Oxford University dons accused of using over £1m to hide their names

‘Bullying’ Oxford University dons are accused of using more than £1 million of charity cash to remove their names from damning report against dean

  • College has spent £1.6m bringing the tribunal and this could rise to £2m
  • ‘Stuffy, bullying dons’ used trumped up charges to force Professor Percy out
  • ‘Torpedoed his efforts to modernise the running of the college’, supporters say
  •  Returned to work last month after allegedly spending £350,000 on his defence

The Very Reverend Professor Martyn Percy, 57, was suspended on full pay last September. But the college announced last week that the charges brought against him had not been upheld

Oxford University dons have been accused of trying to avoid ‘damning criticism’ of their ill-fated effort to force out a college dean by having their names removed from a report.

Trustees at Christ Church college have spent more than £1 million on legal fees during a year-long feud with the dean, the Very Reverend Professor Martyn Percy. The senior dons levelled charges of ‘immoral, scandalous or disgraceful conduct’ against the dean – but the case was thrown out at a tribunal chaired by retired High Court judge Sir Andrew Smith earlier this year.

Now Jonathan Aitken, the former Tory Minister and a Christ Church alumnus, has alleged that further funds are being spent to ensure that the names of some of the accusers are redacted from the 110-page tribunal report, which the dean’s supporters want published in full. In a letter to Baroness Stowell, chairman of the Charity Commission, he wrote: ‘It is now known that some parts of the tribunal’s report… contain devastating criticisms of individual members of the governing body, particularly those officers of the college who led the attack on the dean.

‘It is those same officers who are now fighting the battle to have the tribunal report redacted.

‘They are, without the authority of the full governing body, instructing more expensive lawyers (paid for by charitable funds) to provide them with opinions to justify the attempted censorship.’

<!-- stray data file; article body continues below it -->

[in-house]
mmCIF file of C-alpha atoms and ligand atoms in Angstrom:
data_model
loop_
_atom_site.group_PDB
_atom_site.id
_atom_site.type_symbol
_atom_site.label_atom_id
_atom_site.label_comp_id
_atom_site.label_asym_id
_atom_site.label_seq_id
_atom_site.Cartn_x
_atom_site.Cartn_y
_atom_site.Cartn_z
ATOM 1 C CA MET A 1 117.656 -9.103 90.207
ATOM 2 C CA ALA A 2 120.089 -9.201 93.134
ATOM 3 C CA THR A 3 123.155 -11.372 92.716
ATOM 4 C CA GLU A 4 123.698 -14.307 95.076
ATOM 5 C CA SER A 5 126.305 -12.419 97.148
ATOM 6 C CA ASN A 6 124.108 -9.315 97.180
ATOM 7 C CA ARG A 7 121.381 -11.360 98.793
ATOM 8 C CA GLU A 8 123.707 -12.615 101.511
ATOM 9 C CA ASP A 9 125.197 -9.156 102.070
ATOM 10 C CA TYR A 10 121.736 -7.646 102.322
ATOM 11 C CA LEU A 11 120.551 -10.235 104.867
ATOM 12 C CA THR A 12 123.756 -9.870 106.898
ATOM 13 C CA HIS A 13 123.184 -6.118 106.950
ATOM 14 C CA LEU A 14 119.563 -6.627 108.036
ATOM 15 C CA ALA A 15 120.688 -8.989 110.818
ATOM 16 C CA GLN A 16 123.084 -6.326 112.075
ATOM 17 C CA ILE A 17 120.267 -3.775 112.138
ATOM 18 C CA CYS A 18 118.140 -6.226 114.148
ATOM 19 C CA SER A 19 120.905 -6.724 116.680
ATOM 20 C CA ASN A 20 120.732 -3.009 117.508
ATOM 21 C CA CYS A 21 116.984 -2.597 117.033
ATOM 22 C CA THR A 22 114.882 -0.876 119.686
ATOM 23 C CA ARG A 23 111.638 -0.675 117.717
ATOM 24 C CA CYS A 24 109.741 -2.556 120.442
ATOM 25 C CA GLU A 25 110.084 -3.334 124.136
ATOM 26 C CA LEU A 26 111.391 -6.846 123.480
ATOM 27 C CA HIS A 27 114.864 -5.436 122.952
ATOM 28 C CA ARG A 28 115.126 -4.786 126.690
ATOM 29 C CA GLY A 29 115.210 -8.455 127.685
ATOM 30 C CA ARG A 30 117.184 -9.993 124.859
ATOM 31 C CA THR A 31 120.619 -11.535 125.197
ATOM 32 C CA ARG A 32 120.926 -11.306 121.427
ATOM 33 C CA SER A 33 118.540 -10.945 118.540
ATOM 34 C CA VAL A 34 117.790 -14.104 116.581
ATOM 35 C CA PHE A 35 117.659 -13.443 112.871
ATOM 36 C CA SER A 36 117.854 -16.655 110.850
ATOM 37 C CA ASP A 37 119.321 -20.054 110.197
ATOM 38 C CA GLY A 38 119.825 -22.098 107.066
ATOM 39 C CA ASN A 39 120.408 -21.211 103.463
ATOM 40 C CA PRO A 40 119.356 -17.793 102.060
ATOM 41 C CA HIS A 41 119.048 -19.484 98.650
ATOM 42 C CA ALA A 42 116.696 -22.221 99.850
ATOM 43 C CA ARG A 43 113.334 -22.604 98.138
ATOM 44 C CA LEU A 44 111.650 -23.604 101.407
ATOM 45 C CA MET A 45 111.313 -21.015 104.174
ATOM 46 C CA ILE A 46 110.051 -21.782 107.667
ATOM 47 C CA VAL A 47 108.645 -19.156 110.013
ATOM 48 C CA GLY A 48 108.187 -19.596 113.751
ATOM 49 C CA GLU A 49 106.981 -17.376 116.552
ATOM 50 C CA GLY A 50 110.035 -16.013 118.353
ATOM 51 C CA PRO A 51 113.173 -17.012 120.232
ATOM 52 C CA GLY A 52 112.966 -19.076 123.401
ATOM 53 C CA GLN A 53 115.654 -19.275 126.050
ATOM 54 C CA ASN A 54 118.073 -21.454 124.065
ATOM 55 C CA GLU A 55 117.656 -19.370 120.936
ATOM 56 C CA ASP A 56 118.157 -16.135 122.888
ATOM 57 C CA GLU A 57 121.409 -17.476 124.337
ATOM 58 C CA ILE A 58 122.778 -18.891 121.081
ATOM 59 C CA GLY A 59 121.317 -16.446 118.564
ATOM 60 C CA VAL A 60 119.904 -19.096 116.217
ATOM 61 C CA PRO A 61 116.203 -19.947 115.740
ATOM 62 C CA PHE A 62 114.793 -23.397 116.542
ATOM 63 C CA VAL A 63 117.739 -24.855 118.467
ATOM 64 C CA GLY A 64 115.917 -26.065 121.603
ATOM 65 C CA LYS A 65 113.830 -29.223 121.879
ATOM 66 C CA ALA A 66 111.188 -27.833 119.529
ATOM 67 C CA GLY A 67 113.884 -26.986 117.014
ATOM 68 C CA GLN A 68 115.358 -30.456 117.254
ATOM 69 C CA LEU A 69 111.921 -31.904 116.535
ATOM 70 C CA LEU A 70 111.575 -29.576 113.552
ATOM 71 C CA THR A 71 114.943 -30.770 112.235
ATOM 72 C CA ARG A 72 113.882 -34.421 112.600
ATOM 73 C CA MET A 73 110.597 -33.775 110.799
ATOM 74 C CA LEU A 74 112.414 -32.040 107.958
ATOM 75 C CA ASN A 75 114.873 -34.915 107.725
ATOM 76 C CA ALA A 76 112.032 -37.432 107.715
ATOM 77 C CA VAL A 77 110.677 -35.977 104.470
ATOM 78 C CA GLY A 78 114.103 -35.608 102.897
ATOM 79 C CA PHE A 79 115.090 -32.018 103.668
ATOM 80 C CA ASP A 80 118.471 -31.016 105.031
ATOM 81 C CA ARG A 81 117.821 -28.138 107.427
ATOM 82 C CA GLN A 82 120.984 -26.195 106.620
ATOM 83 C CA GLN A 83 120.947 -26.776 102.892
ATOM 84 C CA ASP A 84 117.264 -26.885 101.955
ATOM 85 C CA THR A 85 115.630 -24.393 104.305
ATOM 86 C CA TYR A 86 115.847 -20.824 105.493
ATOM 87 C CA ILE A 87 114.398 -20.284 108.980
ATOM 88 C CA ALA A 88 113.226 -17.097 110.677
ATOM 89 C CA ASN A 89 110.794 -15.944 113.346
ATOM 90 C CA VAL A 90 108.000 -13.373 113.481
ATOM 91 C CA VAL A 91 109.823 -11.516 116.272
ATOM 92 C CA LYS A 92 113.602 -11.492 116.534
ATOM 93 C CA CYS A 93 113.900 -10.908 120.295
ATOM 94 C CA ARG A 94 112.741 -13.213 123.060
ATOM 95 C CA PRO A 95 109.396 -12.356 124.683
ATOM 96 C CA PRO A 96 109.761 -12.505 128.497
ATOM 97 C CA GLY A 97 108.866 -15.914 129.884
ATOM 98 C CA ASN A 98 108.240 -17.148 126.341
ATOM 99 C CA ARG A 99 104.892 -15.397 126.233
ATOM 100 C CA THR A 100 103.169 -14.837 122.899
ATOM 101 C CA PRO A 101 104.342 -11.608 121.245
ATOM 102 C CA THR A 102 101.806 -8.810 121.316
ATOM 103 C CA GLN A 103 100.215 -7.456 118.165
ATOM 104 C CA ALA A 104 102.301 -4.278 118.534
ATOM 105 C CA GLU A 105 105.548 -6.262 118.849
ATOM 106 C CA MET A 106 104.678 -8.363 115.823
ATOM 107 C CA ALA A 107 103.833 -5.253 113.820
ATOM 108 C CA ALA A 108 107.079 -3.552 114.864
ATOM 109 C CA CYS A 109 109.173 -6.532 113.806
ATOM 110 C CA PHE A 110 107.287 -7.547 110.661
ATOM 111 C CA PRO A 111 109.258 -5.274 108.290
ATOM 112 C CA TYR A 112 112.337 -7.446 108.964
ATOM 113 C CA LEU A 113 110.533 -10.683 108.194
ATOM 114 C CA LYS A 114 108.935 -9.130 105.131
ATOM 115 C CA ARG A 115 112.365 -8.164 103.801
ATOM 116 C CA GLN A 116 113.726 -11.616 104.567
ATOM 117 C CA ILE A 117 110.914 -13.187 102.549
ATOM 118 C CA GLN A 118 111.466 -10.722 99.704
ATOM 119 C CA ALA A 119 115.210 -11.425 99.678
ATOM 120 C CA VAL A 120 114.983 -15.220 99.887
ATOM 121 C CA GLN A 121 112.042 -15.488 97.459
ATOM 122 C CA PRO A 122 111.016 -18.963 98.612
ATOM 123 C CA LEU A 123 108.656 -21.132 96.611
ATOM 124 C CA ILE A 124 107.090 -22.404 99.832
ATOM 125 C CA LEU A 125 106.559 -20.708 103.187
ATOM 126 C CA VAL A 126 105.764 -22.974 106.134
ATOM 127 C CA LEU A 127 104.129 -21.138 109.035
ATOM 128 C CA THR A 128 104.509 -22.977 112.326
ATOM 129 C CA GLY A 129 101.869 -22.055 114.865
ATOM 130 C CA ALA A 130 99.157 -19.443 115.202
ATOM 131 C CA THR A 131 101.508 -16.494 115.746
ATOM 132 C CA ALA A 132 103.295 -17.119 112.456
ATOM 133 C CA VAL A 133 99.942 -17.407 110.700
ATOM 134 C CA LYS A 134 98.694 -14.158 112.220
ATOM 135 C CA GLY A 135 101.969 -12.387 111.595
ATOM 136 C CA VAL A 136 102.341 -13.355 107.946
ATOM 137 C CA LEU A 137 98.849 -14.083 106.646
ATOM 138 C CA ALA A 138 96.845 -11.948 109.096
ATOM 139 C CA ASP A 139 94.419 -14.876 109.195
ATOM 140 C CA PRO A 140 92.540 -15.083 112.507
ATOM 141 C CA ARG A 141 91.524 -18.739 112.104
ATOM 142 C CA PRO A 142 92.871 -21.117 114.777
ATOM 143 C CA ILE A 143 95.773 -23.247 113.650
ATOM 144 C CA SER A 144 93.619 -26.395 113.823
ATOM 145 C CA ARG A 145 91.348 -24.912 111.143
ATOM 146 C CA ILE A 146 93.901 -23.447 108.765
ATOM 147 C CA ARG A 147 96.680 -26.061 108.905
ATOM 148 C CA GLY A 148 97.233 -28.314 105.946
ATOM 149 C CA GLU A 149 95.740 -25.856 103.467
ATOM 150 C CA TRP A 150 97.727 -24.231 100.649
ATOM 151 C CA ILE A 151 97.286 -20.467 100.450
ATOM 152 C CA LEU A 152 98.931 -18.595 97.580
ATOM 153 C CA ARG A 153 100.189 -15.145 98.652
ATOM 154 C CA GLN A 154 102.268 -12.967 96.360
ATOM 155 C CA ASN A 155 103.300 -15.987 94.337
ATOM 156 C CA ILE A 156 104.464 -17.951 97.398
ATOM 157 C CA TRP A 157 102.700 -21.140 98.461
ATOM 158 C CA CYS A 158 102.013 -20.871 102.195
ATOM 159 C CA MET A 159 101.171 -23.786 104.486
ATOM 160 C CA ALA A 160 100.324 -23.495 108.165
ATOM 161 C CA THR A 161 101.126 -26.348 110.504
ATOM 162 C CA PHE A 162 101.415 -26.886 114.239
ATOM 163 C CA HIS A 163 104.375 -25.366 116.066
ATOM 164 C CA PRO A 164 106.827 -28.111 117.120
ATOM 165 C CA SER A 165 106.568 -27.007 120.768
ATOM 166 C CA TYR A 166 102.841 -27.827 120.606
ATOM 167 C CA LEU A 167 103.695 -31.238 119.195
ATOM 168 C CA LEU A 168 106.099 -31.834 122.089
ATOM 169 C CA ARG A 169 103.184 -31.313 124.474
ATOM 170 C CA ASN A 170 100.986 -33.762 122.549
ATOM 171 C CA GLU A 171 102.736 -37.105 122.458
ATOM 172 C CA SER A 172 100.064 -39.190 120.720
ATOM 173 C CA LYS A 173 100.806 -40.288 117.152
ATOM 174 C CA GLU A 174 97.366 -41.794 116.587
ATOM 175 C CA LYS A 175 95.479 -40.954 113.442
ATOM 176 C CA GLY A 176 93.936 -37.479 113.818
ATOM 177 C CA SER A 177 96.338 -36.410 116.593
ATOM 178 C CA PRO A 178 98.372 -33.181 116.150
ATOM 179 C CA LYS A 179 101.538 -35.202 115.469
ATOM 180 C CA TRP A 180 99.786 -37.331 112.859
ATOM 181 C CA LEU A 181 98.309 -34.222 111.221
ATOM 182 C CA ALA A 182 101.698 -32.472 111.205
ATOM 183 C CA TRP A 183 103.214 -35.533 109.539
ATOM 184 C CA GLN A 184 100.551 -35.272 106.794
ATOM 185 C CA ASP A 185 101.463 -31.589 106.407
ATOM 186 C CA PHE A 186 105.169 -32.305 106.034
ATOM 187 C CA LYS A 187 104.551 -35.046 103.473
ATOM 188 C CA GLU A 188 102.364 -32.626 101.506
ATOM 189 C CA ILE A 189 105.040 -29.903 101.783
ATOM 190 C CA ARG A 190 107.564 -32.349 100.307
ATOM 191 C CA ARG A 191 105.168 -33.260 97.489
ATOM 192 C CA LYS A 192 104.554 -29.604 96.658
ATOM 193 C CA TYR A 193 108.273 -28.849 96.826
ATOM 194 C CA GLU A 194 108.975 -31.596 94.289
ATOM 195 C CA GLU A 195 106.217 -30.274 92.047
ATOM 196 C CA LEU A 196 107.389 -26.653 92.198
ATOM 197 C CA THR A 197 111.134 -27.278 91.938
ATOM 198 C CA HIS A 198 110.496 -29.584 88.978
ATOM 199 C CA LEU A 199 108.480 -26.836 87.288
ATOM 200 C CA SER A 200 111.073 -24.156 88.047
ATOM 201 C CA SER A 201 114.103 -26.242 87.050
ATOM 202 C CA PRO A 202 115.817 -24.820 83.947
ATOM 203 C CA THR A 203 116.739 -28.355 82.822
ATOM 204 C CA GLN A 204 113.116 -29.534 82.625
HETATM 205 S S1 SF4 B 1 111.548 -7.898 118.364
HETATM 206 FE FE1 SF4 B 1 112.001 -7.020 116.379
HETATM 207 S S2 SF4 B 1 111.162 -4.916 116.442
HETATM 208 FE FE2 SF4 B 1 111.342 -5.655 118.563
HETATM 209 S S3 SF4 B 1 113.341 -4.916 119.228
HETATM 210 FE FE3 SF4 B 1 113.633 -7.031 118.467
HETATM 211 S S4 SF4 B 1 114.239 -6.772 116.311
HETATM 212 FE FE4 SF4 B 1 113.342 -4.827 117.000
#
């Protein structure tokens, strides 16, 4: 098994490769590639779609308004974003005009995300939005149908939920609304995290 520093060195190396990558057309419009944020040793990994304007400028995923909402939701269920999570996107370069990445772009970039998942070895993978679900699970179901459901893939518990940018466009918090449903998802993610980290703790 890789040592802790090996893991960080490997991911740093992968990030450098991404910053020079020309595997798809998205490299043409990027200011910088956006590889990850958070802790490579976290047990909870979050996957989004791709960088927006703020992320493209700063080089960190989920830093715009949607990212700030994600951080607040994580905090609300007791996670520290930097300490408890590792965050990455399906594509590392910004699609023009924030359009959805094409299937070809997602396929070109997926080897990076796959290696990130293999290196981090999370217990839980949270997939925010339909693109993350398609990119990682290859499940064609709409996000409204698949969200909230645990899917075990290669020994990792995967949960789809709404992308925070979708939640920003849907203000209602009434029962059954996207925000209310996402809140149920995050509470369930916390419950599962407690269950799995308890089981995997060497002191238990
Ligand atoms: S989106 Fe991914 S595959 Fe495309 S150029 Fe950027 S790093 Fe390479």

Jonathan Aitken, the former Tory Minister and a Christ Church alumnus, claims the college has already spent £1.6 million on bringing the tribunal and the bill could soar to more than £2million

The dean’s supporters say a clique of ‘stuffy, bullying dons’ tried to force him out and they claim his detractors opposed his efforts to modernise the running of the college (pictured)

Calling on the Charity Commission to intervene, Mr Aitken claims the college has already spent £1.6 million on bringing the tribunal and the bill could soar to more than £2 million.

‘The scandal of wrongful charitable governance at Christ Church has grown, is continuing to grow and will soon become notorious as a result of media coverage, action by angry members of the wider Christ Church community, withdrawal of support by charitable donors and possible questions in Parliament,’ he added.

The saga, first revealed by The Mail on Sunday last November, has been hugely embarrassing for Christ Church, the richest of Oxford’s colleges with funds of more than £500 million. Prof Percy’s supporters claim the case was led by a clique of ‘stuffy, bullying dons’ who used trumped up charges to force him out and thus torpedo his efforts to modernise the running of the college, which was founded in 1546 and houses Oxford’s cathedral.

But the dean’s detractors say the feud centres on his ‘aggressive and bullying’ demands for an increase to his £90,000-a-year salary.

The dean, who returned to work last month, is understood to have spent £350,000 of his own money on his defence.

Last night, a spokesman for the Charity Commission said: ‘While the trustees in this case appear to have followed the charity’s rules, the large sums reportedly spent on the tribunal are of concern. We have therefore told the trustees to set out the actual costs involved and explain how they oversaw and controlled them.’

A spokesman for Christ Church said: ‘An internal tribunal was convened to consider a complaint raised against the dean, which was subsequently dismissed. This was an internal and confidential process and the judgment remains strictly private and confidential.’ 

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